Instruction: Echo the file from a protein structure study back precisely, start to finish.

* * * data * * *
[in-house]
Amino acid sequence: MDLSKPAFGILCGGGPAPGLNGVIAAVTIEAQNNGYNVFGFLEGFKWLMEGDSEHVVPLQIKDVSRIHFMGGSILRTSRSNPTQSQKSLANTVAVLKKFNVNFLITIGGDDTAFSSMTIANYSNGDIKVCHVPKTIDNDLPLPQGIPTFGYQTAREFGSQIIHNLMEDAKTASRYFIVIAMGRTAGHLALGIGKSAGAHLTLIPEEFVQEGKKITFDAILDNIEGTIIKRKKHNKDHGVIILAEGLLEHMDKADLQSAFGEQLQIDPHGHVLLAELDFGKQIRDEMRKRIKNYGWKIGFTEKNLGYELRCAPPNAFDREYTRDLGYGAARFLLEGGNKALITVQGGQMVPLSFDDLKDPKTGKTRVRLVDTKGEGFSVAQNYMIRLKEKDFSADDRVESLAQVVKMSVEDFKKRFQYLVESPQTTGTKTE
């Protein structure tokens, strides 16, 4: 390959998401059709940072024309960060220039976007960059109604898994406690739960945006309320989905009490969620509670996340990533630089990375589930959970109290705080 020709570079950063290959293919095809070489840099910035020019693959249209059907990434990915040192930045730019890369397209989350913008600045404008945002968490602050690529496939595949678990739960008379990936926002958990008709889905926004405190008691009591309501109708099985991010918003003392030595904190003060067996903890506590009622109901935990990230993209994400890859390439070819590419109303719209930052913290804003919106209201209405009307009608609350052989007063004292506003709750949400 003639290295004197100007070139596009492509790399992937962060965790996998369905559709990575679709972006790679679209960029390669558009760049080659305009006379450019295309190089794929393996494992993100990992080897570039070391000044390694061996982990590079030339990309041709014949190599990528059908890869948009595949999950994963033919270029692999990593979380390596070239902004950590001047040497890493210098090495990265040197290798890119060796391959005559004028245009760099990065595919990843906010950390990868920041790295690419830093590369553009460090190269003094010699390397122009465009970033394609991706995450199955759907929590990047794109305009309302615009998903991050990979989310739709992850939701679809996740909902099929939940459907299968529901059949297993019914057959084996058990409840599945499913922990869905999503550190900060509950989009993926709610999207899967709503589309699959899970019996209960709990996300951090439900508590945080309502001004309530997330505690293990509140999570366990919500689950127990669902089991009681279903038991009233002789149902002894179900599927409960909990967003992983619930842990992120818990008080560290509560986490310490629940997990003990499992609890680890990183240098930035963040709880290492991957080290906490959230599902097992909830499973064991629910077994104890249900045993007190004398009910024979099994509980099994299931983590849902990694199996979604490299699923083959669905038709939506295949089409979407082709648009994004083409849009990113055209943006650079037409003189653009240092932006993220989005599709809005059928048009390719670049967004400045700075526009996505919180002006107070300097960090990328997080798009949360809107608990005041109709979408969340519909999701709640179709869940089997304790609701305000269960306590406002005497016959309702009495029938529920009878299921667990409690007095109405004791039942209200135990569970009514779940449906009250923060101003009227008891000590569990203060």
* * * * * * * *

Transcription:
[in-house]
Amino acid sequence: MDLSKPAFGILCGGGPAPGLNGVIAAVTIEAQNNGYNVFGFLEGFKWLMEGDSEHVVPLQIKDVSRIHFMGGSILRTSRSNPTQSQKSLANTVAVLKKFNVNFLITIGGDDTAFSSMTIANYSNGDIKVCHVPKTIDNDLPLPQGIPTFGYQTAREFGSQIIHNLMEDAKTASRYFIVIAMGRTAGHLALGIGKSAGAHLTLIPEEFVQEGKKITFDAILDNIEGTIIKRKKHNKDHGVIILAEGLLEHMDKADLQSAFGEQLQIDPHGHVLLAELDFGKQIRDEMRKRIKNYGWKIGFTEKNLGYELRCAPPNAFDREYTRDLGYGAARFLLEGGNKALITVQGGQMVPLSFDDLKDPKTGKTRVRLVDTKGEGFSVAQNYMIRLKEKDFSADDRVESLAQVVKMSVEDFKKRFQYLVESPQTTGTKTE
């Protein structure tokens, strides 16, 4: 390959998401059709940072024309960060220039976007960059109604898994406690739960945006309320989905009490969620509670996340990533630089990375589930959970109290705080 020709570079950063290959293919095809070489840099910035020019693959249209059907990434990915040192930045730019890369397209989350913008600045404008945002968490602050690529496939595949678990739960008379990936926002958990008709889905926004405190008691009591309501109708099985991010918003003392030595904190003060067996903890506590009622109901935990990230993209994400890859390439070819590419109303719209930052913290804003919106209201209405009307009608609350052989007063004292506003709750949400 003639290295004197100007070139596009492509790399992937962060965790996998369905559709990575679709972006790679679209960029390669558009760049080659305009006379450019295309190089794929393996494992993100990992080897570039070391000044390694061996982990590079030339990309041709014949190599990528059908890869948009595949999950994963033919270029692999990593979380390596070239902004950590001047040497890493210098090495990265040197290798890119060796391959005559004028245009760099990065595919990843906010950390990868920041790295690419830093590369553009460090190269003094010699390397122009465009970033394609991706995450199955759907929590990047794109305009309302615009998903991050990979989310739709992850939701679809996740909902099929939940459907299968529901059949297993019914057959084996058990409840599945499913922990869905999503550190900060509950989009993926709610999207899967709503589309699959899970019996209960709990996300951090439900508590945080309502001004309530997330505690293990509140999570366990919500689950127990669902089991009681279903038991009233002789149902002894179900599927409960909990967003992983619930842990992120818990008080560290509560986490310490629940997990003990499992609890680890990183240098930035963040709880290492991957080290906490959230599902097992909830499973064991629910077994104890249900045993007190004398009910024979099994509980099994299931983590849902990694199996979604490299699923083959669905038709939506295949089409979407082709648009994004083409849009990113055209943006650079037409003189653009240092932006993220989005599709809005059928048009390719670049967004400045700075526009996505919180002006107070300097960090990328997080798009949360809107608990005041109709979408969340519909999701709640179709869940089997304790609701305000269960306590406002005497016959309702009495029938529920009878299921667990409690007095109405004791039942209200135990569970009514779940449906009250923060101003009227008891000590569990203060």